Based on my experience, marketers and designers very rarely speak the same language and, unsurprisingly, rooms of blank stares and yawns are the usual outcome. At best, there might be a clue or two hidden in the marketer-speak for design management to interpret for the benefit of the designers. At worst, nobody in design gets it and they go off and sketch something for themselves (probably on the back of the latest trend report from marketing).
Somewhat notoriously, Ford has tried to get around this disconnect by building a persona around the marketing metrics (her name is Antonella) but at the end of the day she’s a fabrication, too easily moulded to suit the whims of the various stakeholders in the design/marketing/sales triumvirate.
Recognising that the traditional market research model fails to connect with designers and that there’s no substitute for real people, a small number of ex-designers and design strategists (people who, in this context, sit at the confluence of market insight and design output) have set up consultancies that aim to ask the right kind questions of customers in order to get design-relevant responses.
The key to their success is that their outcomes are presented in ways that make sense to designers and the marketing/sales teams. It’s a largely successful approach, and having worked in this kind of arrangement, I can attest to the palpable sense of relief expressed by designers when another of their ilk gets up and delivers truly useful, comprehensible market insights. Importantly, these consultancies strive to deliver outcomes where the direct implications for the designer’s work are clearly defined.
Where this approach falls down, however, is when you want to establish a richer, longer-lasting conversation with the customer. The project-by-project basis on which the older strategy consultancies work is just too finite and the idea of using the internet to reach more people in a more more conversational way just hasn’t occurred to them.
This is why GM’s Lab experiment is so interesting. It cuts out the woefully inappropriate (for designers) market research companies, the simplex, time-limited information stream of the design strategy consultancies and gets right to the customer in a way that openly encourages dialogue.
Admittedly, there are a couple of issues that come to mind. Firstly, if the content isn’t inclusive and word isn’t spread far enough, the only people the designers will be talking to are the die-hard fans (although die-hards have their place as brand evangelists, it’s actually Joe Average who almost always provides the most surprising, useful insights). Their current content videos are too one-sided and way too corporate for this commentator.
Secondly, I have an inkling that asking the right kind of questions, the analysis of the responses and, most crucially, maintaining the momentum of the project will still require dedicated design strategists. Then again, I would say that. I still believe that outside consulting will continue to have an important role in defining design projects, a social media stream will simply provide another, more immediate source of feedback for designers to bounce off.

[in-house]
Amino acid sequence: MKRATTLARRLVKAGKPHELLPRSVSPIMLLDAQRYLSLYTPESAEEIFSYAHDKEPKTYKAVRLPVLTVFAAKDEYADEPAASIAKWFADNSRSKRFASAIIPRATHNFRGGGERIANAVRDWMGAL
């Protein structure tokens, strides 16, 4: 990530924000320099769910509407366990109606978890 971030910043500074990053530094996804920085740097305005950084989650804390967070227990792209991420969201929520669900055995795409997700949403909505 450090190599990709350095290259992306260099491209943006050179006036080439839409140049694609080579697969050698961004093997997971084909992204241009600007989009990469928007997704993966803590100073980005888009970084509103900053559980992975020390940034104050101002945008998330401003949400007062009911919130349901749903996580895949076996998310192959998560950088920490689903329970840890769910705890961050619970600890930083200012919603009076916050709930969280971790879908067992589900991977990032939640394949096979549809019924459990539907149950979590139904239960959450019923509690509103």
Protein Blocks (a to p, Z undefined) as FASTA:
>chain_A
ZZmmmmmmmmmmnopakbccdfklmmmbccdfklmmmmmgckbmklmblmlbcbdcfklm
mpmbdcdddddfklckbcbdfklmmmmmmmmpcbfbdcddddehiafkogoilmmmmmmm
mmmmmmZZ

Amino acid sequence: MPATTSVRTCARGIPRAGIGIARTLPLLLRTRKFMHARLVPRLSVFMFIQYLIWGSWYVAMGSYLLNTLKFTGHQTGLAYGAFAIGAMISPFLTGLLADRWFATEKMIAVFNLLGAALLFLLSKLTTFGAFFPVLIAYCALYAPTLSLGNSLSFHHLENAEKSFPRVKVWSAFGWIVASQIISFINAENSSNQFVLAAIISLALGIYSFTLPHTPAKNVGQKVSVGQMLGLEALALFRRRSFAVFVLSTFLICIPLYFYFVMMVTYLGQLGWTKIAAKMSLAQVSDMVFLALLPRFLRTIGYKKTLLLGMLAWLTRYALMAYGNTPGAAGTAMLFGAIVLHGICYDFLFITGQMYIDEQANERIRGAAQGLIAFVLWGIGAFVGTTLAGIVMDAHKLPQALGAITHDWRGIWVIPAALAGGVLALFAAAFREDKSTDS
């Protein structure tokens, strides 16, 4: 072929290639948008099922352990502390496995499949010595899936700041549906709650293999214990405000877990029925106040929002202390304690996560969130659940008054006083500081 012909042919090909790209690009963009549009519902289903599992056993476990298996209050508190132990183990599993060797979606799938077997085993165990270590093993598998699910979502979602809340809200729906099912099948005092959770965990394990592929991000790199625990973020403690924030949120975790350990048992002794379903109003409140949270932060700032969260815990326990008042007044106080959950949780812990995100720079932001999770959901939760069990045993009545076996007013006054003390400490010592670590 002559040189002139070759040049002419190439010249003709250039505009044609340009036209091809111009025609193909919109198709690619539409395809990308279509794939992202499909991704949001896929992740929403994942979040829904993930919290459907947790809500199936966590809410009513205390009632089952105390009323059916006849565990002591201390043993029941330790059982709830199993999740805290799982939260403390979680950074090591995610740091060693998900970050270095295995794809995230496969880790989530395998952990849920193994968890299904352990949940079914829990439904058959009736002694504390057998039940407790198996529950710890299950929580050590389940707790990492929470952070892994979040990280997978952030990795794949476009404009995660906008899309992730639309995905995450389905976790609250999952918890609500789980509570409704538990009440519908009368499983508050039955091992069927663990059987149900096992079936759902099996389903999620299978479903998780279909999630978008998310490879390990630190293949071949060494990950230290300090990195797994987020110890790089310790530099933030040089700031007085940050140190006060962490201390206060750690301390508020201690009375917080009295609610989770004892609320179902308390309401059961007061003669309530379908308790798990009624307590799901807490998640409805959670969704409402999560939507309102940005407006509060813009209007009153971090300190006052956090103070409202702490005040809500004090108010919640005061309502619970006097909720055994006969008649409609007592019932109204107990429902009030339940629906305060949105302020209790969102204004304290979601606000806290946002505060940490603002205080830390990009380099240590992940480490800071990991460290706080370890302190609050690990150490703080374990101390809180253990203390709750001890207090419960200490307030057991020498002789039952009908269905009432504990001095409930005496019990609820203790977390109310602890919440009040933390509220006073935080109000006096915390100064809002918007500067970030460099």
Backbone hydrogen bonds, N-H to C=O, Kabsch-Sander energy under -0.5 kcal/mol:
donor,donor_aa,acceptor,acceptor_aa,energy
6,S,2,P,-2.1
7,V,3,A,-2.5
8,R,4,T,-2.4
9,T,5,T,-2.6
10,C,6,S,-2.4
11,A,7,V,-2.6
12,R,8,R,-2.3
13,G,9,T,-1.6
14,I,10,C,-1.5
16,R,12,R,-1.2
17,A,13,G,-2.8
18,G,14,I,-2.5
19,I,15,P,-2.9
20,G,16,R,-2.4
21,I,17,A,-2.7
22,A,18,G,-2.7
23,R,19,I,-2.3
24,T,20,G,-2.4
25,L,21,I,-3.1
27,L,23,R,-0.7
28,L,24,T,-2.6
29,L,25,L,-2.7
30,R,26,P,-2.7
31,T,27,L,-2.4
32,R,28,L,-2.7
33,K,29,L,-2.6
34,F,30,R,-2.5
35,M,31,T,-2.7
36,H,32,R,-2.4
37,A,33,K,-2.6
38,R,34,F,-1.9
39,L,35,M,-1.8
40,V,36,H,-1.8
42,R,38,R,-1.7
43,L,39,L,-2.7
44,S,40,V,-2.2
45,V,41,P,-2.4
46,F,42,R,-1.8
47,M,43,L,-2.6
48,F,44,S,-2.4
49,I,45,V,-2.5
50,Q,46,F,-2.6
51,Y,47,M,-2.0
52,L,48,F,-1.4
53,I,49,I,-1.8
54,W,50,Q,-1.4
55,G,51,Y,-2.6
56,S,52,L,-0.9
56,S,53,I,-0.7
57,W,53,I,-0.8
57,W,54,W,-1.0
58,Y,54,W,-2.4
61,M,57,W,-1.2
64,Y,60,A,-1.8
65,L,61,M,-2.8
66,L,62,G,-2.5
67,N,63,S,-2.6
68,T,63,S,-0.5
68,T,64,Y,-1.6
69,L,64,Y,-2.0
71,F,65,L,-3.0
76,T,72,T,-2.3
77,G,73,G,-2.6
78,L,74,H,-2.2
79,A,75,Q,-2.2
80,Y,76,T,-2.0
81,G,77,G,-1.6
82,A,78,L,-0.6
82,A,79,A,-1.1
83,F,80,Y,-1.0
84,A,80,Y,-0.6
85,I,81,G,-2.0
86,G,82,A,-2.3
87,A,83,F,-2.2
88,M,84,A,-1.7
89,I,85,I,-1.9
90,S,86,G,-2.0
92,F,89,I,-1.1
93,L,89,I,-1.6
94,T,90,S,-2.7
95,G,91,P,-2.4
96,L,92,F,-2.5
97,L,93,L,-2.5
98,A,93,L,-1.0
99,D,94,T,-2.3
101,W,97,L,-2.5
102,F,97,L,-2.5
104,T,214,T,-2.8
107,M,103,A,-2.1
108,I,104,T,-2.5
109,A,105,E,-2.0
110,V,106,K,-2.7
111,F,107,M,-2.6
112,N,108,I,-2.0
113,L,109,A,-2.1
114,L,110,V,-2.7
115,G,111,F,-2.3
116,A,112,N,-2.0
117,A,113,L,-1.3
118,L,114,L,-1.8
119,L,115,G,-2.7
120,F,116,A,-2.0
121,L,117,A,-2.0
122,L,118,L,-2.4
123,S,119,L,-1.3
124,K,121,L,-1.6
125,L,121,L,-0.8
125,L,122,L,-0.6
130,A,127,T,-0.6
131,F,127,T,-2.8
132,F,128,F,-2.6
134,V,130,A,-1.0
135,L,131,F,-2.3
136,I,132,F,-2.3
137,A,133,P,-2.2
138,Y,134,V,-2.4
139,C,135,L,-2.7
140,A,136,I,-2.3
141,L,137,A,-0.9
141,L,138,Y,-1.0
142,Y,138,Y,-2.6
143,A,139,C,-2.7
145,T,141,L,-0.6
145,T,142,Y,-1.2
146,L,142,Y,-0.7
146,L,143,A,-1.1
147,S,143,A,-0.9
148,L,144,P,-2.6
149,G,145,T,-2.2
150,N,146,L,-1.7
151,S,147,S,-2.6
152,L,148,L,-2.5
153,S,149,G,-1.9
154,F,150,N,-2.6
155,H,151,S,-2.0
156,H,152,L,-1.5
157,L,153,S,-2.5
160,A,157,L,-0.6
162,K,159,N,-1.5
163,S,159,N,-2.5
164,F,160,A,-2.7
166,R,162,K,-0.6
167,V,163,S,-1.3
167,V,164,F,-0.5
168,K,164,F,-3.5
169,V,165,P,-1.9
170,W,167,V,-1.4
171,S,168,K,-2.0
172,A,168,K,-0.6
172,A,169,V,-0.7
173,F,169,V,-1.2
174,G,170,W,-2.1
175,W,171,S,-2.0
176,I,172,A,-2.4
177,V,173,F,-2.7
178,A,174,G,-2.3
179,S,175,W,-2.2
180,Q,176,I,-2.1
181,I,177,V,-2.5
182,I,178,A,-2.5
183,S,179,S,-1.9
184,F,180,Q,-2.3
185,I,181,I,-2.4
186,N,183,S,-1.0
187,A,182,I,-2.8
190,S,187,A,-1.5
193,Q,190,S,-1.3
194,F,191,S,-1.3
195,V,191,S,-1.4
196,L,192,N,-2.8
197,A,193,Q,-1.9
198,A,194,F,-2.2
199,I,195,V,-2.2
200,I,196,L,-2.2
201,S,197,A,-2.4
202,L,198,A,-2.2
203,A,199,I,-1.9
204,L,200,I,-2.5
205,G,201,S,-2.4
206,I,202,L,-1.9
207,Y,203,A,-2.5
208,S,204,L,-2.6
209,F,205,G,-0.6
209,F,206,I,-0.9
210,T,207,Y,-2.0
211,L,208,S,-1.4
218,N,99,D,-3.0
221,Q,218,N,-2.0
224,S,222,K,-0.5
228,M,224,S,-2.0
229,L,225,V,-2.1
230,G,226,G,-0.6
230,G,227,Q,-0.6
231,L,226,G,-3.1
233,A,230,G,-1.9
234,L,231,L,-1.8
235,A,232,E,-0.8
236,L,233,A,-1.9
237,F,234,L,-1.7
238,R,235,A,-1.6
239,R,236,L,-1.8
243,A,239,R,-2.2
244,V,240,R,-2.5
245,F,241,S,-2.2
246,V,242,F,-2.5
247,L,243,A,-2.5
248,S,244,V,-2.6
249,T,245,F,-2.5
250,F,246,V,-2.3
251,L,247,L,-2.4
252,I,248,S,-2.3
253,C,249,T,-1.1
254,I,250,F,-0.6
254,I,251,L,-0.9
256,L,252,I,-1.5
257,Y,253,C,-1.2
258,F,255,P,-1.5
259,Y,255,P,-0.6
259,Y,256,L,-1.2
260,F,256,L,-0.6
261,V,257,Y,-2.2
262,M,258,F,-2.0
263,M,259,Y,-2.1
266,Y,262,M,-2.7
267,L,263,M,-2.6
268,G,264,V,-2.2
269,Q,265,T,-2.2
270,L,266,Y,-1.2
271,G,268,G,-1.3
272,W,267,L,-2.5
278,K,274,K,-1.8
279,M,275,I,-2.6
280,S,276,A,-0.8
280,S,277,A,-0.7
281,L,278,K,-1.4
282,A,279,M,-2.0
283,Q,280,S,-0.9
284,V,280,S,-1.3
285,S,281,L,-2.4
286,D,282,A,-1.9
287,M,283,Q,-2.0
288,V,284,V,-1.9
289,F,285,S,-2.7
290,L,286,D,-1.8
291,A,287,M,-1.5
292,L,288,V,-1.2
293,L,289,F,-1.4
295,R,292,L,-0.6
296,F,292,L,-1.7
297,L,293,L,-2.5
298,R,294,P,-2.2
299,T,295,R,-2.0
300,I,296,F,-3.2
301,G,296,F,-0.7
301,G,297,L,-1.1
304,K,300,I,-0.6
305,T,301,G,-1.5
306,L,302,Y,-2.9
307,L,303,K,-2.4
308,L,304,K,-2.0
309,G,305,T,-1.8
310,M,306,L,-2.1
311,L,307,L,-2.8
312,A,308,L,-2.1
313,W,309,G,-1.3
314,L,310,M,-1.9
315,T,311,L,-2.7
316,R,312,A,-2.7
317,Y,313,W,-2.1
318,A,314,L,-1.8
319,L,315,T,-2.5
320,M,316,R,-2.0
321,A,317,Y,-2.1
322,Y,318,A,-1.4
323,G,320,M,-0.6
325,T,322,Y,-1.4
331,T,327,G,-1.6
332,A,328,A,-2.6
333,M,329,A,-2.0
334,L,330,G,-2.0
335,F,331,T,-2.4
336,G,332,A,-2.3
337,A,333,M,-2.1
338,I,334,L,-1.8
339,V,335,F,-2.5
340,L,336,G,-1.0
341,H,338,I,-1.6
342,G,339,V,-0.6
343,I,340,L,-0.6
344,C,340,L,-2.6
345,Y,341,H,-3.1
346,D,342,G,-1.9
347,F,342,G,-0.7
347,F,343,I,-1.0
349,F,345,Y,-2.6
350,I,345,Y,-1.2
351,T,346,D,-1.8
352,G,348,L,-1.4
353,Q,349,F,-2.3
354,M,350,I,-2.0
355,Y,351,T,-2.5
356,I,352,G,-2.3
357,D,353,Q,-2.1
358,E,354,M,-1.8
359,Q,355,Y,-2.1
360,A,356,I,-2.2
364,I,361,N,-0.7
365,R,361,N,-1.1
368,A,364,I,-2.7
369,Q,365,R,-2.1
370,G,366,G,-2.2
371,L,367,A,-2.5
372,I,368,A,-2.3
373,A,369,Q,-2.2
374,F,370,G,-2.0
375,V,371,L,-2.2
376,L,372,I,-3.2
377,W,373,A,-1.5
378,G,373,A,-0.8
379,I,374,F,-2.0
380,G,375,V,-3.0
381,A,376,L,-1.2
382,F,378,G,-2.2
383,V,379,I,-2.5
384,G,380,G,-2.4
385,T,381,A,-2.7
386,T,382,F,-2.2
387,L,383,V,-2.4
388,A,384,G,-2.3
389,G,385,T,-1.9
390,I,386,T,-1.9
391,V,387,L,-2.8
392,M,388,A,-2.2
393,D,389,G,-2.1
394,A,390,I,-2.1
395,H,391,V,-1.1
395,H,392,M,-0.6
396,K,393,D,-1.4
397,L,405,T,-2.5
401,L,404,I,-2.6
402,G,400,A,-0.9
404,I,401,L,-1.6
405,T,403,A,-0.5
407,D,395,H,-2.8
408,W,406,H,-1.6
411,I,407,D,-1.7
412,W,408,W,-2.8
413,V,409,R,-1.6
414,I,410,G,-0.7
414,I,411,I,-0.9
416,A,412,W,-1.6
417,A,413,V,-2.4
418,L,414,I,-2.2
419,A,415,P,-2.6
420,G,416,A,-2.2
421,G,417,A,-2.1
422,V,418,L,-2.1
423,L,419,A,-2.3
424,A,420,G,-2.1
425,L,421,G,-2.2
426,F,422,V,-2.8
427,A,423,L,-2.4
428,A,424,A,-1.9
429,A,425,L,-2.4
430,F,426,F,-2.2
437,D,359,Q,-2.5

As an experiment, The Lab ties in closely with the views I’ve expressed in the past and GM should be applauded for their pioneering efforts. It will be fascinating to watch how the dialogue between designer and customer develops over the months and, hopefully, years to come. Ultimately, it represents a bold step towards opening up the design process in a useful, engaging way and a wonderfully appropriate one. I mean, it is the people’s car company after all.
Way back in March I wrote a piece discussing BMW’s Project-i. In it (you can read it here), I roused on BMW for taking such a high-minded approach in describing the project.
I also suggested that if they wanted to provide new forms of popular (as in “for the people”) urban transport, the wonderful Isetta brand was ripe for the picking, leaving the precious BMW unimpeached.
Lo and behold, BMW CEO Norbert Reithofer has just announced that the vehicular outcomes of Project-i will be marketed under a sub-brand called… well, we still don’t know for sure yet. But take a look at the wonderfully feel-good, BMW-produced video above and there’s no prize for guessing what it will be.
We ended up having a mind expanding conversation (they come along with pleasing regularity when in Mark’s company), discussing the potential for a highly personal style of social media to help generate really meaningful dialogue around design and sustainability.
It’s dialogue that companies like Ford need to be having yet can’t seem to get started. I have a sneaking suspicion, as do Mark, Amy, Rob and many others, that their reliance on mute personae like Antonella has something to do with it…
While I’ll let Mark and Amy fill you in on the details, I’m honoured by the profile they’ve put together and the concept Mark discusses is something that resonates with me on so many levels. It speaks of a bright future for not only this DownsideUpDesigner and the others out there like me, but also a more open, responsive and sustainable future for the automotive industry, which I seem to have been destined to be a part of for a while now.
If you’ve got this far, then your the kind of reader I love to have. It’s even better if you leave your thoughts below because without the dialogue we share, DownsideUp is just another tree falling in the woods.
Thanks so much for being a part of the first 10,000. I’m looking forward to many, many more.
[Image: Juliana O’Dean-Smith. “Glamorgan”, Manilla, North-Western N.S.W, longer ago than I care to remember]
I'm Drew Smith and I'm an ethnographer and strategist. By day I shape culture and strategy at Westpac. By night I sleep (mostly). And once a month, I help teams host an event called Rising Minds in London, New York, Toronto and Sydney.
DownsideUpDesign is a place for me to collect stuff that I like, often love and sometimes hate for safe keeping. All views represented here are mine and mine alone and do not represent those of anyone else.
Get in touch at drewpasmith (at) gmail (dot) com or tweet me (@drewpasmith) to rant, contribute or collaborate!